Key Steps to Establish an Effective Anti-Corruption Programme
Debra Kuper, Vice President, General Counsel and Corporate Secretary, AGCO, USA
The 1960s and 1970s were transformative years for the US. The country was in the midst of a chaotic armed conflict overseas. Civil rights were causing turmoil on city streets. A political scandal resulted in the president‟s impeachment. The environment was under assault. Terrorism was on the rise globally, including at the 1972 Summer Olympics in Munich. To top it off, the US Securities and Exchange Commission (SEC) charged more than 400 major US corporations with bribery. In the end, these companies admitted bribing foreign government officials, politicians and political parties to obtain or retain business. Shortly thereafter, the US Congress enacted the Foreign Corrupt Practices Act of 1977 (FCPA).
The FCPA was intended to make it unlawful for US persons and certain foreign issuers of securities to make payments to foreign government officials for the purpose of obtaining or retaining business. Later, the FCPA would be amended to apply to foreign firms and persons who cause, directly or indirectly through their agents, corrupt payments within the US.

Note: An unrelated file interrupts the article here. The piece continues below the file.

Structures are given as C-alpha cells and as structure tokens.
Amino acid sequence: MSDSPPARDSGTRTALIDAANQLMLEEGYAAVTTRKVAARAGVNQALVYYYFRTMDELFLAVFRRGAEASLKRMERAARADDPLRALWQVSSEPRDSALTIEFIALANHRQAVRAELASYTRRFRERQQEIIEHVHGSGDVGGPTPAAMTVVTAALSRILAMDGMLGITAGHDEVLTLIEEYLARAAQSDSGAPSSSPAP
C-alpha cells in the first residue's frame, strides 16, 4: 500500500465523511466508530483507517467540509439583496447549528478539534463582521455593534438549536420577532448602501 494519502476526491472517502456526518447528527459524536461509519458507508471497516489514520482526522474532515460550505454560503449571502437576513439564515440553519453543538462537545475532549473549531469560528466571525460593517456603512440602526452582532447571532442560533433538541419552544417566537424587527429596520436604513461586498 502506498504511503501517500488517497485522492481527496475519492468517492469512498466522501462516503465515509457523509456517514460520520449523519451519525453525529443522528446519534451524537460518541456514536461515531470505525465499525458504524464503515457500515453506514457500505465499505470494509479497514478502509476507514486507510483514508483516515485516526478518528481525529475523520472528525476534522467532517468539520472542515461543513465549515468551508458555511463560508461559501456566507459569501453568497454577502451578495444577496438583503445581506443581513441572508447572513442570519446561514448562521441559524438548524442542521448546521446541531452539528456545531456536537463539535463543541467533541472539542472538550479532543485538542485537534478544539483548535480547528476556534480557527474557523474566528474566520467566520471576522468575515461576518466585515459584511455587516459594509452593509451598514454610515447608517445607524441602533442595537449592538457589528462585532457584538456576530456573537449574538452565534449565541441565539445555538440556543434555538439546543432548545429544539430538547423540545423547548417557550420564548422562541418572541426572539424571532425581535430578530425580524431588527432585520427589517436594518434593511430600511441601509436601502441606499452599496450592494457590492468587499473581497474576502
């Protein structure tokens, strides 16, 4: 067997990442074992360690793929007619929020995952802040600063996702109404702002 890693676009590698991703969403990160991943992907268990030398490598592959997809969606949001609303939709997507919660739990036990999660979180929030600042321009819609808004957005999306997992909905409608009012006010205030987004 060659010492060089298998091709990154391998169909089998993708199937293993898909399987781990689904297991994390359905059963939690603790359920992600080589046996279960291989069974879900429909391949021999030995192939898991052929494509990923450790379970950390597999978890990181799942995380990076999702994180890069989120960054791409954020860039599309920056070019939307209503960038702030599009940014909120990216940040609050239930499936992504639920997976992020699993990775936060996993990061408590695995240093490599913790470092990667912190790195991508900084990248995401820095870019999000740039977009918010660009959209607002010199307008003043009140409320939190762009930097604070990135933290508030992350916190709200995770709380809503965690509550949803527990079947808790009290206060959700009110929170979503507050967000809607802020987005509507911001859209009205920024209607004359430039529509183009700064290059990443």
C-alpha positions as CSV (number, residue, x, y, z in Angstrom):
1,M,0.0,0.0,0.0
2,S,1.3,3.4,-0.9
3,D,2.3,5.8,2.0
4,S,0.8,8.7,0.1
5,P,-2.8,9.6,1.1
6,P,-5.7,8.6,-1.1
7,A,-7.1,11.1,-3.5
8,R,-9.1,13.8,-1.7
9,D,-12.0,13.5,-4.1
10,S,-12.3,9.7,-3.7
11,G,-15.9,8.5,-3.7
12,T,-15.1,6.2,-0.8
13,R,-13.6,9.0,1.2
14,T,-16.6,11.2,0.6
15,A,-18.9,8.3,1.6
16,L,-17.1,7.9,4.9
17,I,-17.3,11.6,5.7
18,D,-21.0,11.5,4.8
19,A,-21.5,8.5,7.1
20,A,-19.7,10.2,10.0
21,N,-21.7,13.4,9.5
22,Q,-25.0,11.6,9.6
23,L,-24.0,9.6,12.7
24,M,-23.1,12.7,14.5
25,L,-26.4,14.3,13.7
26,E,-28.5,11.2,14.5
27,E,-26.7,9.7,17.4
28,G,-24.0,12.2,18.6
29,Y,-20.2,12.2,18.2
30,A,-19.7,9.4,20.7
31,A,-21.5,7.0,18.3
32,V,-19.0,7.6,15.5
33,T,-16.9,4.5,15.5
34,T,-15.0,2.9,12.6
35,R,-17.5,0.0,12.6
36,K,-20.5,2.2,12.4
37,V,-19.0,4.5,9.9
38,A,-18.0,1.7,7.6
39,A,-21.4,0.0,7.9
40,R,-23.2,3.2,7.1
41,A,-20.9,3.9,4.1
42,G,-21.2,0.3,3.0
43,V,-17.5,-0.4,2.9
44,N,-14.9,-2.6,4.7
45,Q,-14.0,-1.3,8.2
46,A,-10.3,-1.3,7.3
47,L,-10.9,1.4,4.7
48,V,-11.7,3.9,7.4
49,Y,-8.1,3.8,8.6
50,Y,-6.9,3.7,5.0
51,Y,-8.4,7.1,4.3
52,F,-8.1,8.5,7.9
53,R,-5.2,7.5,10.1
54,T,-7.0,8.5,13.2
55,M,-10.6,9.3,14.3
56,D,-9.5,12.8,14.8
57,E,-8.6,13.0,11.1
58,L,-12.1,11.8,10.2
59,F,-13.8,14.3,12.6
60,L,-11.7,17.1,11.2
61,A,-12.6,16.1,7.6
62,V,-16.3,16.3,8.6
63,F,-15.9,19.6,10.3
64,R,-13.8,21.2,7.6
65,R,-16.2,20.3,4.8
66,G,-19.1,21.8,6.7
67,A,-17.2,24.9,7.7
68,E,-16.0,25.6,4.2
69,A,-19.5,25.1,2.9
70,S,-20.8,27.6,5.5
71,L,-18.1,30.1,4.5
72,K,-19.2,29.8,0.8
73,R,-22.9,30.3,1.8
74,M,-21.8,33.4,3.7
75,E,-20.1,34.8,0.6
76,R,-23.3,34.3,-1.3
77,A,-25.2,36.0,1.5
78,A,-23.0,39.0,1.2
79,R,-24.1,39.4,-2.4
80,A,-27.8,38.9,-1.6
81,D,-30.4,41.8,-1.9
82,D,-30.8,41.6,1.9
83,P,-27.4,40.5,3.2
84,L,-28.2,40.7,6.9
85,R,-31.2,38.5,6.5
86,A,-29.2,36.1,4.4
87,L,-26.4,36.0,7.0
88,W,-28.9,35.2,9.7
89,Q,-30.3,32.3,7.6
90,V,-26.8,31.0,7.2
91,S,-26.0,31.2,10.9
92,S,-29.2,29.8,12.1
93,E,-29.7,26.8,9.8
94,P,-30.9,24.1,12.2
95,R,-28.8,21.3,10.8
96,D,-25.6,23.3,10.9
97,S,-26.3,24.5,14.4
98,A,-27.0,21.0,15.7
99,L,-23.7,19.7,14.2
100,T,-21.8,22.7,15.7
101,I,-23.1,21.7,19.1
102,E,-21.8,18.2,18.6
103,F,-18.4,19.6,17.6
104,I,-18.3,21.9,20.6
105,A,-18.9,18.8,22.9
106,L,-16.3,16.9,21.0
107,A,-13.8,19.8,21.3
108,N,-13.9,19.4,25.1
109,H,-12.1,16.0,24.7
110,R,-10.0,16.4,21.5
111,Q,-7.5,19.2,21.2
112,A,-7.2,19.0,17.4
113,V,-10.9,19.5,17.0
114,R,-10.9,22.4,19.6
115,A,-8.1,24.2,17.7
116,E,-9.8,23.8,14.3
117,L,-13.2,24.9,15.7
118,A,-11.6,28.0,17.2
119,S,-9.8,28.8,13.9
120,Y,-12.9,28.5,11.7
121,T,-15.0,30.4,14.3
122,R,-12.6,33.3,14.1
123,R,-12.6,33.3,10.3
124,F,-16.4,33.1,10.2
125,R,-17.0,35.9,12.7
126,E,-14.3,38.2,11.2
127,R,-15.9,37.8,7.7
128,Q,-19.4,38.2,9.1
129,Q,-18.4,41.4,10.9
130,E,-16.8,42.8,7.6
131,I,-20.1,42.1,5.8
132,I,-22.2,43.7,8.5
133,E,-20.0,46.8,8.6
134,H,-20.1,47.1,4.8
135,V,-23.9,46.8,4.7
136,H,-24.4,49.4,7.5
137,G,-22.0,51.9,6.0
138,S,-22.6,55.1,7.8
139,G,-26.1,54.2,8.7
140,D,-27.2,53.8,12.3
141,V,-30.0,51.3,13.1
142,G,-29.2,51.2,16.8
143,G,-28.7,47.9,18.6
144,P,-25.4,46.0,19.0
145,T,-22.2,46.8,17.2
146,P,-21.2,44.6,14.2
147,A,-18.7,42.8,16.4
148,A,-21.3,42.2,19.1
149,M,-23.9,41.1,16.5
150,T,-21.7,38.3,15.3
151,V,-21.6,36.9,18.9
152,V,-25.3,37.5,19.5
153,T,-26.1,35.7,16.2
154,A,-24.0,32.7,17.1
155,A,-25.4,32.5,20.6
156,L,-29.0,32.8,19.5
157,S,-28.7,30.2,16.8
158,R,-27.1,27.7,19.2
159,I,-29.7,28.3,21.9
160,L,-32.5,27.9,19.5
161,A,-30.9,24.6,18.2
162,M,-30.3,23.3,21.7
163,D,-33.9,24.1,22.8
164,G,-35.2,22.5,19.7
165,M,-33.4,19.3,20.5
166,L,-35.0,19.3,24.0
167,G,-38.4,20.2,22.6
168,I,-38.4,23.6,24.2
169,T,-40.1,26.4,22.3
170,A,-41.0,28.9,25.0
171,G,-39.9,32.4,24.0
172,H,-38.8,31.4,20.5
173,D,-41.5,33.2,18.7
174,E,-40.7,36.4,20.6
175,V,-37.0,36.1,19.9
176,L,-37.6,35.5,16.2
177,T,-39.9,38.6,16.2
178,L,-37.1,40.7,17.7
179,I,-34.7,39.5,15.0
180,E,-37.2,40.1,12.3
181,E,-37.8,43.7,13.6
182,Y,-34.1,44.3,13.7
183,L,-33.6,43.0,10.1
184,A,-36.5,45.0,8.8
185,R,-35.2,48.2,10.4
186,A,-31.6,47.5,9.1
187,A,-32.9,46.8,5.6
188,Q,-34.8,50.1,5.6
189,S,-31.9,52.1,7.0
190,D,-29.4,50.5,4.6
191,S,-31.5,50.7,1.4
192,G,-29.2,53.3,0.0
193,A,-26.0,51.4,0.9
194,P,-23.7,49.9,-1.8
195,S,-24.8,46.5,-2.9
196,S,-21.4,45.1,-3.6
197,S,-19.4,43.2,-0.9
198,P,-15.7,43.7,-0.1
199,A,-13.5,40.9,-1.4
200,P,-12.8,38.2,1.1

The hope was that the FCPA would restore public confidence in the integrity of the US business system. This objective was not limited to US markets; by 1997, the Organization of Economic Cooperation and Development (OECD) had obtained the signatures of the US and 33 other countries for the OECD Convention on Combating Bribery of Foreign Public Officials in International Business Transactions.
The FCPA consists of two major provisions: one that addresses the bribery of foreign officials and one that imposes accounting and internal accounting control requirements on corporations. This paper focuses on the latter.
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